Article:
When in 2008 I was shaken by the departure of the girls, I did not look for replacements for them; I was open to new instruments and genders. Wind player Tomáš Doležal, who was our guest on all the old discs and began to play with us on a midi-controller, had a friend Tomáš Ergens who he went cycling with. Tomáš was a great bass player and himself at some point played in another group with the wonderful guitarist Mark Laudát. And so we got together with the guys in the rehearsal room and after a maintenance jam we said yeah! Everyone could play well and it sounded completely different to earlier, but I took it as a challenge – to try a different way of working, with real musicians. With this line-up we recorded the disc Láva and in 2013, after the departure of Tomáš Doležal, re remained as a classical big-beat quartet. We did not look for a fifth member. In 2015 my brother left and it was really tough finding a new drummer! We were strongly bound together as players and he knew each of my little moves and expressions; simply seventeen years together in the group and thirty years in the family! We tried out a few people on the drums, but it didn’t work. But then I remembered the drummer from the group Animé, who we played some concerts with at the beginning and I got a number for him. Laďa something. Together with this I also called Pavel Fajt for help: “Pavel, my brother’s gone, who would suit us?” He answered: “I know someone, he’s small, but really clever – he's called Šiška.” So I called both and at the rehearsal there was one Laďa Šiška. And it worked!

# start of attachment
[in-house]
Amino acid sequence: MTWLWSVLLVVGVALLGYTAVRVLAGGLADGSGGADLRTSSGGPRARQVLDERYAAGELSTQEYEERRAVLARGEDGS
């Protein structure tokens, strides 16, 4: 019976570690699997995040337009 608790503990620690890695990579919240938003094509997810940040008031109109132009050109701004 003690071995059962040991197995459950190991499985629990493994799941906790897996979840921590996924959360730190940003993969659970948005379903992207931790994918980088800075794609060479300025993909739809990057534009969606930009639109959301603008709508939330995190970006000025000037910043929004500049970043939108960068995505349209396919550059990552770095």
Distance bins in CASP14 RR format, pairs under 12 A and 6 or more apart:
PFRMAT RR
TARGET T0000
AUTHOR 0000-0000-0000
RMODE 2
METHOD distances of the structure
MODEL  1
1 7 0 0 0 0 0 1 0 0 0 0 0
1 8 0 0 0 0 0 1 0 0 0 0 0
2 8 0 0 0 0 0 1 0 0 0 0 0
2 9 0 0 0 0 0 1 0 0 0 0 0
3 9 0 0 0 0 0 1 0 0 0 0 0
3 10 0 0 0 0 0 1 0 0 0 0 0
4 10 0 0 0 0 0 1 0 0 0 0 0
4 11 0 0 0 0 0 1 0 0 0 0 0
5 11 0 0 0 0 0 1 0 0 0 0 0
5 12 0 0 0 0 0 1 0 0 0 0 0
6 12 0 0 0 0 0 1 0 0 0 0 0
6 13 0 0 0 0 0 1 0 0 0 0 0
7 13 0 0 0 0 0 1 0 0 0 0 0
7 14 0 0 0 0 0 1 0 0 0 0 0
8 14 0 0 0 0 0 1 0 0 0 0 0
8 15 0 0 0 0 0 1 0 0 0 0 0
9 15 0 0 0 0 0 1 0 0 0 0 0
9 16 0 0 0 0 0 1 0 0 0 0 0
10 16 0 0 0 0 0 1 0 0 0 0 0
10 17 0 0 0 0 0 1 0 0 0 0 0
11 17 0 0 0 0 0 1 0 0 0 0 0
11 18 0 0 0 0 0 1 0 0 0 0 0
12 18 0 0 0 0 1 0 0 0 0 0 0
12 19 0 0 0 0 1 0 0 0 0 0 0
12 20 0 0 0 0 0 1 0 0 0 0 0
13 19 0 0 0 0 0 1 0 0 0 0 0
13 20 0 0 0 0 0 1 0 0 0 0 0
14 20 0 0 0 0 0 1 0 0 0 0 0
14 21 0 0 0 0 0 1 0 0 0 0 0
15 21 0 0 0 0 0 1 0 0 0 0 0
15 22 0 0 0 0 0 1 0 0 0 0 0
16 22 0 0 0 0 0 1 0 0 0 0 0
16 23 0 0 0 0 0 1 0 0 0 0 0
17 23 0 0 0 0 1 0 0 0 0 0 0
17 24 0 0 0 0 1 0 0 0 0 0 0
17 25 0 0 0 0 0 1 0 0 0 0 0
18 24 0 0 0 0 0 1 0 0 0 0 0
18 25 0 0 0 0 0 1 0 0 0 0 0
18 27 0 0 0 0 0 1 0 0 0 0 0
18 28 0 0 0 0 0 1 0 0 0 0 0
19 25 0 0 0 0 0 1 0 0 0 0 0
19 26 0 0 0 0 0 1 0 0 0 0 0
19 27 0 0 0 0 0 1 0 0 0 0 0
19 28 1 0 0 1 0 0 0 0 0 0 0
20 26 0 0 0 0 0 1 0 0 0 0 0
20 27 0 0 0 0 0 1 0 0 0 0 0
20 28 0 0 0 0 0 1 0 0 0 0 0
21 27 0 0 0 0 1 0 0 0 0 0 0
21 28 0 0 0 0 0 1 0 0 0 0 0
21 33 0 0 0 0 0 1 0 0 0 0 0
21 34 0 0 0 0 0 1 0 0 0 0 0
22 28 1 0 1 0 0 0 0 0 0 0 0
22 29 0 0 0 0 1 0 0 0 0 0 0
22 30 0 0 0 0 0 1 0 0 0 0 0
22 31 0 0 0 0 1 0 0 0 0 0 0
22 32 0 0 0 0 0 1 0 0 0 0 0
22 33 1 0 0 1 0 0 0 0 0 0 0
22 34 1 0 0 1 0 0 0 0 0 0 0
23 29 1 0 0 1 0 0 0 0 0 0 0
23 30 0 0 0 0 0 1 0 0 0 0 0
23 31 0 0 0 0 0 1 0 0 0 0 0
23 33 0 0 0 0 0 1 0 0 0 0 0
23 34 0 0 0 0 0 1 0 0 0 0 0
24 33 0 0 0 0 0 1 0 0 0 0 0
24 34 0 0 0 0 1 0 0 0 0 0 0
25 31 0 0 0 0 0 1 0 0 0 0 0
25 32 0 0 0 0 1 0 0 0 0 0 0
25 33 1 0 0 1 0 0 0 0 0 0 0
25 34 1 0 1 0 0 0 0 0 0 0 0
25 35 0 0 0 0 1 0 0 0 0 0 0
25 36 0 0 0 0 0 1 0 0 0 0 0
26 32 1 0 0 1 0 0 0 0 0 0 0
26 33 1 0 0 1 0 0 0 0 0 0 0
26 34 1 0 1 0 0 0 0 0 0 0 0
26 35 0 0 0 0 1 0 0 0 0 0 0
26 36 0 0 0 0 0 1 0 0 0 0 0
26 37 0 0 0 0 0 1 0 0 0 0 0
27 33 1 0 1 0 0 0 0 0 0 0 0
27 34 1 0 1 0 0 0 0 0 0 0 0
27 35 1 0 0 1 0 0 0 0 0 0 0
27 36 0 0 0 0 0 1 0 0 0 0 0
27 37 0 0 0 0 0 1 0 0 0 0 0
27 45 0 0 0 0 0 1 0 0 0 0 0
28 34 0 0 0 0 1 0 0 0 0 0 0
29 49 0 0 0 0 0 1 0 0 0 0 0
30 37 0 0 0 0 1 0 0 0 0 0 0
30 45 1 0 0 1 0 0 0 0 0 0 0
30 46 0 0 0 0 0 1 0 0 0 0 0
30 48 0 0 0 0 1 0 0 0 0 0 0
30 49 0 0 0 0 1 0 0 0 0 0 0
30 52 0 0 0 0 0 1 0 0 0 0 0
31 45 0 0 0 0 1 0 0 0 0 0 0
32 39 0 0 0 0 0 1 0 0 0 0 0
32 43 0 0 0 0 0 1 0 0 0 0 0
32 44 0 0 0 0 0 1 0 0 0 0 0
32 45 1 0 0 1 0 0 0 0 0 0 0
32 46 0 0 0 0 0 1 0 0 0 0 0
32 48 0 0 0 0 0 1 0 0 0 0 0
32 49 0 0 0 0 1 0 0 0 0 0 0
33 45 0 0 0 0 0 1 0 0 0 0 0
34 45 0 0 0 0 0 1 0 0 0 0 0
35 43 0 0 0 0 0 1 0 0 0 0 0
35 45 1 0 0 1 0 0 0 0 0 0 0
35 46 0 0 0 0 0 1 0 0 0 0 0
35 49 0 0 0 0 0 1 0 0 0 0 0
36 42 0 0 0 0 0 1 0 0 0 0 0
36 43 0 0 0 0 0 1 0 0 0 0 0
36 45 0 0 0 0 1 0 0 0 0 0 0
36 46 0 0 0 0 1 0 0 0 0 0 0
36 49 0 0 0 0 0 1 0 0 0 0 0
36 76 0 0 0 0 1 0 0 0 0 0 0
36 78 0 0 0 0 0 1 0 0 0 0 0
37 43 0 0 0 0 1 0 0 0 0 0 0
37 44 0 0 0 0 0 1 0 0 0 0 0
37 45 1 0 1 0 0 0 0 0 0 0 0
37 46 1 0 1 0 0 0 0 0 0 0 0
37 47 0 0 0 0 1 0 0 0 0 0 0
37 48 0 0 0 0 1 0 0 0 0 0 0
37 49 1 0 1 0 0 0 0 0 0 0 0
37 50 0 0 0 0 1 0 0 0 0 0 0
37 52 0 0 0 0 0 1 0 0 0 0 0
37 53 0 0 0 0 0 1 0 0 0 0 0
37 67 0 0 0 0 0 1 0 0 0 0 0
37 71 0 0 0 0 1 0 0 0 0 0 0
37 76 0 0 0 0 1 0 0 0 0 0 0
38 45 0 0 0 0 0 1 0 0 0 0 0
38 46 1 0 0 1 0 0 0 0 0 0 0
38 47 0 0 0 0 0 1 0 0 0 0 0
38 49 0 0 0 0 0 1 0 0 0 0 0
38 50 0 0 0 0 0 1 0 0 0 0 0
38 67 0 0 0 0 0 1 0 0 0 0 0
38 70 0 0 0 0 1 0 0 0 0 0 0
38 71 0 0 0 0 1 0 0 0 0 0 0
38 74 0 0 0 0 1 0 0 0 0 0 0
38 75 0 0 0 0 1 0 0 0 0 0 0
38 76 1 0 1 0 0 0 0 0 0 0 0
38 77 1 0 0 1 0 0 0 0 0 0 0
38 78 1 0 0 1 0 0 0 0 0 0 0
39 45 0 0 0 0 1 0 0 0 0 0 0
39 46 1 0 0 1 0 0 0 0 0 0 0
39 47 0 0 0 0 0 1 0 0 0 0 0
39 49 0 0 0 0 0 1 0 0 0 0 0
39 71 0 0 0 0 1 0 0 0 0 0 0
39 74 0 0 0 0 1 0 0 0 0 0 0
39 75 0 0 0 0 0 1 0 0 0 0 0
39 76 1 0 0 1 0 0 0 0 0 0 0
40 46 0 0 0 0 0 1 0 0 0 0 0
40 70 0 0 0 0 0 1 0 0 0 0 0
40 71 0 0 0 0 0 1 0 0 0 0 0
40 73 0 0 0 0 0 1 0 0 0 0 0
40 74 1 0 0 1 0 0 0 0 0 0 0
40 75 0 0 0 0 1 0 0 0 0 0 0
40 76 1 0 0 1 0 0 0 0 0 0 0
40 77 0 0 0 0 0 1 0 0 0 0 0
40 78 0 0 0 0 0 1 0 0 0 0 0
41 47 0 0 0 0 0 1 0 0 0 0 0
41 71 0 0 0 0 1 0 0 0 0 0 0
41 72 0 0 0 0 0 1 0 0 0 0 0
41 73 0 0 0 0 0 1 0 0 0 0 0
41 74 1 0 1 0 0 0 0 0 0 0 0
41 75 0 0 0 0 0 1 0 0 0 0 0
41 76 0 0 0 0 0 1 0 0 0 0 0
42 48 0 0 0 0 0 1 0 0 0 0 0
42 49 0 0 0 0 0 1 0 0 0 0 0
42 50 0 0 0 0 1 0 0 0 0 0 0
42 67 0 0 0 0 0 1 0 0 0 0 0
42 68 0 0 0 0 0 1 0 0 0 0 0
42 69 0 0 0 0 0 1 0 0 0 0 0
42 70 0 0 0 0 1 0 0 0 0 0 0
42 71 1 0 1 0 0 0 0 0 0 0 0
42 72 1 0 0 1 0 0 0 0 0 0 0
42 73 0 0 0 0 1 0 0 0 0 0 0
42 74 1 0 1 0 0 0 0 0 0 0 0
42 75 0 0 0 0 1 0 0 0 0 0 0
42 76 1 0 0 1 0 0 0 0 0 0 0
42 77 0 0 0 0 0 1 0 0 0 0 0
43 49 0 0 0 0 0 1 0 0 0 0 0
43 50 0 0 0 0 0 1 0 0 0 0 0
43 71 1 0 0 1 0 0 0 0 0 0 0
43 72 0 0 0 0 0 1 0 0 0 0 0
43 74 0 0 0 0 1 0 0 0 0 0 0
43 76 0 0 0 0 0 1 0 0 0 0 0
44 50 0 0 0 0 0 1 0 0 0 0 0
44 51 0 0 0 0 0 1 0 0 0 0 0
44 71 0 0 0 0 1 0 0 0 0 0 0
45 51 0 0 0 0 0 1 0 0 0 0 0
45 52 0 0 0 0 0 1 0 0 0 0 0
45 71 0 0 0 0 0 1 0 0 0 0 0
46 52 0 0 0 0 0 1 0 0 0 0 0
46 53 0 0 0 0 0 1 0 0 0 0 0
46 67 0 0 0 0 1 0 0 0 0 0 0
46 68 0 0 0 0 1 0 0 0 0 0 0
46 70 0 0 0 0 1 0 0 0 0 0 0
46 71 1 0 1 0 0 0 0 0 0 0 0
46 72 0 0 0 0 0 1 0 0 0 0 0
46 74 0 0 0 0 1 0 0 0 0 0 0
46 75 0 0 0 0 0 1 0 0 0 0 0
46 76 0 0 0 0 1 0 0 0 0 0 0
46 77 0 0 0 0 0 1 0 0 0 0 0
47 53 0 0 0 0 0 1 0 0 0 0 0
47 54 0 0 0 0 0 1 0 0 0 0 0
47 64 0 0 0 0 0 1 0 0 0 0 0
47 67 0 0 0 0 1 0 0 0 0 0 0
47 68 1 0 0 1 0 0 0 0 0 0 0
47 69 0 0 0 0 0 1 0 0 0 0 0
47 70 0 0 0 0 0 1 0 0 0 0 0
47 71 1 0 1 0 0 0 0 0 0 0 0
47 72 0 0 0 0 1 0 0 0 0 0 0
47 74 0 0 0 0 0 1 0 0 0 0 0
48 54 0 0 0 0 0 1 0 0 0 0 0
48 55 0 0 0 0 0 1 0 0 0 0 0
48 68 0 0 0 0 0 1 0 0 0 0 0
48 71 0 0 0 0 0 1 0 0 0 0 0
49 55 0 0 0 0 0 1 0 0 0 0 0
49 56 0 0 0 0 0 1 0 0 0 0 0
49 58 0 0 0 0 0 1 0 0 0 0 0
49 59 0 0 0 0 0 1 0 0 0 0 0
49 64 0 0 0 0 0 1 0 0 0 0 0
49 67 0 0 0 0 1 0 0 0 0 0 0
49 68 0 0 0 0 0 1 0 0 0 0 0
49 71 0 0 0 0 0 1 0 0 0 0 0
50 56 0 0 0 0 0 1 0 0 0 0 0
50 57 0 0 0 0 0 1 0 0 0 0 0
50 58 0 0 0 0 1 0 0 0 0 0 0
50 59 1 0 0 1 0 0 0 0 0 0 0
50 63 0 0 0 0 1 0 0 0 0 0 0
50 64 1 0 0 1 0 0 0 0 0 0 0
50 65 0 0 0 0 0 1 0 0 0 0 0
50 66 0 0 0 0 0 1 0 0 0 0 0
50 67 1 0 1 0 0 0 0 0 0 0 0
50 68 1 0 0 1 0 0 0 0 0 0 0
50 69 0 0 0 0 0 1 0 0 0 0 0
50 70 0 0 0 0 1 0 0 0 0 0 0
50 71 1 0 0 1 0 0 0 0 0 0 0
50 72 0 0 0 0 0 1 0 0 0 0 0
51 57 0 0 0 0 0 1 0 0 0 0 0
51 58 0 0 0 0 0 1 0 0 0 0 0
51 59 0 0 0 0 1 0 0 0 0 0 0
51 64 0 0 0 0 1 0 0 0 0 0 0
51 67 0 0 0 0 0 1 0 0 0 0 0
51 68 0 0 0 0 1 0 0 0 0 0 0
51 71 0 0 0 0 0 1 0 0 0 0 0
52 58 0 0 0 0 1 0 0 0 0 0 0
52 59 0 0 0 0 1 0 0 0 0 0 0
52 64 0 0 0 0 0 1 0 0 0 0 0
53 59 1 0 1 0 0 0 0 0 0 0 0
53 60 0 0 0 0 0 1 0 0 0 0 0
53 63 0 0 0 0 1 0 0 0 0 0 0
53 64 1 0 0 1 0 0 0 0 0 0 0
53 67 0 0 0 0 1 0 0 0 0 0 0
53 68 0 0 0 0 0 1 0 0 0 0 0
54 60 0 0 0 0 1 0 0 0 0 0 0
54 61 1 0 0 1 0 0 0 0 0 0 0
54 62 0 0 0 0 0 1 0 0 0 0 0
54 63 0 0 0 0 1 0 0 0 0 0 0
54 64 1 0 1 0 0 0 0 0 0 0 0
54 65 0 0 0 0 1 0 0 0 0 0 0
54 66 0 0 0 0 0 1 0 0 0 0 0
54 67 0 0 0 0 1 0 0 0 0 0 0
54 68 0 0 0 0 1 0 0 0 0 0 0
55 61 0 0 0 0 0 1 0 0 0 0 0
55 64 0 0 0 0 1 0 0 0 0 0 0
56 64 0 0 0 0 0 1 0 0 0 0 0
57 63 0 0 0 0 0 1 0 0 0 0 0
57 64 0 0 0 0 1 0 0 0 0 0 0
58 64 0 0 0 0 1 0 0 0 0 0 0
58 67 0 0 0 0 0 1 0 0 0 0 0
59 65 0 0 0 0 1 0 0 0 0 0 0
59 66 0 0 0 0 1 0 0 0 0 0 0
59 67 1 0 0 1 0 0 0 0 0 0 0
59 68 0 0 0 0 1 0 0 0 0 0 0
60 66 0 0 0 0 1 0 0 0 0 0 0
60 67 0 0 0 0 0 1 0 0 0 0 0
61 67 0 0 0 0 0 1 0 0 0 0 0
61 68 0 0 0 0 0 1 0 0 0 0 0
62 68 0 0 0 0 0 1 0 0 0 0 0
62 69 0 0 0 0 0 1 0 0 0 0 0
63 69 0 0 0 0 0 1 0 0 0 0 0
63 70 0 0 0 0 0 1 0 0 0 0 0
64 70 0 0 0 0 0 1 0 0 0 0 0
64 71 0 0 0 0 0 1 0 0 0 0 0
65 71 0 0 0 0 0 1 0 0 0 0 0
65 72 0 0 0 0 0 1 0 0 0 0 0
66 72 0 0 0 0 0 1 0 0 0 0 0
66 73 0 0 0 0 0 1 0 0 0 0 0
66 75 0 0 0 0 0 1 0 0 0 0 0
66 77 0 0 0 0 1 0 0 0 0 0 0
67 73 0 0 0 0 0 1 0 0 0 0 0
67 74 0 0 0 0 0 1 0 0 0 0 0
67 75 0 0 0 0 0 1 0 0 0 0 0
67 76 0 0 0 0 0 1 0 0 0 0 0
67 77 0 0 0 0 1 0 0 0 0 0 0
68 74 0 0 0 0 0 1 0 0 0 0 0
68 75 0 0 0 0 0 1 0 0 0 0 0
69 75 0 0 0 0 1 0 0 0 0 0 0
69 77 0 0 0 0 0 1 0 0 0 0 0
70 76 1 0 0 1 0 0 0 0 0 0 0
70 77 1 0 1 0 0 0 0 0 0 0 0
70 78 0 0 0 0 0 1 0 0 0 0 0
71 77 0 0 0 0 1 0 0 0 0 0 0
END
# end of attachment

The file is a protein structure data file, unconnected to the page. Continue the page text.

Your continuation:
Your latest album is called Sůl (Salt). What does this name symbolise for you? And is it something that links all the songs on this disc?

When I moved to the village I finally got my first gold disc. It was a wedding present. We cut a hole in it and placed there a new sink. We can’t carve on it or scuff it with things, but I have my gold. And what is worth more than gold? Salt! (a reference to a Czech folk tale) – Yes, I always look for a name which somehow hugs and embraces the songs. Na hraní (To Play) (2002) was simply our playing in the early days and we were for the first time officially recorded and released. In the title My o vlku (a Czech phrase equivalent to ‘Speak of the Devil’)  (2005) sounds like an omen, the mystery of how the devil will look, where the work will go after the exhaustion of the initial supplies. Dobrou noc, světlo (Goodnight, Light) (2008) was a special effort to say goodbye to long-term relations in which all around saw promise. Láva (Lava) (2012), was the first album released in the new line-up, songs slipped out but long-prepared, arranged. For a long time nothing was heard from Budoár, silence … and then an eruption. Simply a volcanic act by the group. Sůl (Salt) (2017) is something found in much around us, in each of the pieces. But each time in a different form. Cooking salt, salt as a stimulator of taste, an important detail, salt in a wound, salt lick for a doe in winter, mountains of salt, sweat, crystal, salt in saliva, tears, salt on slippery surfaces to melt the ice. Clear?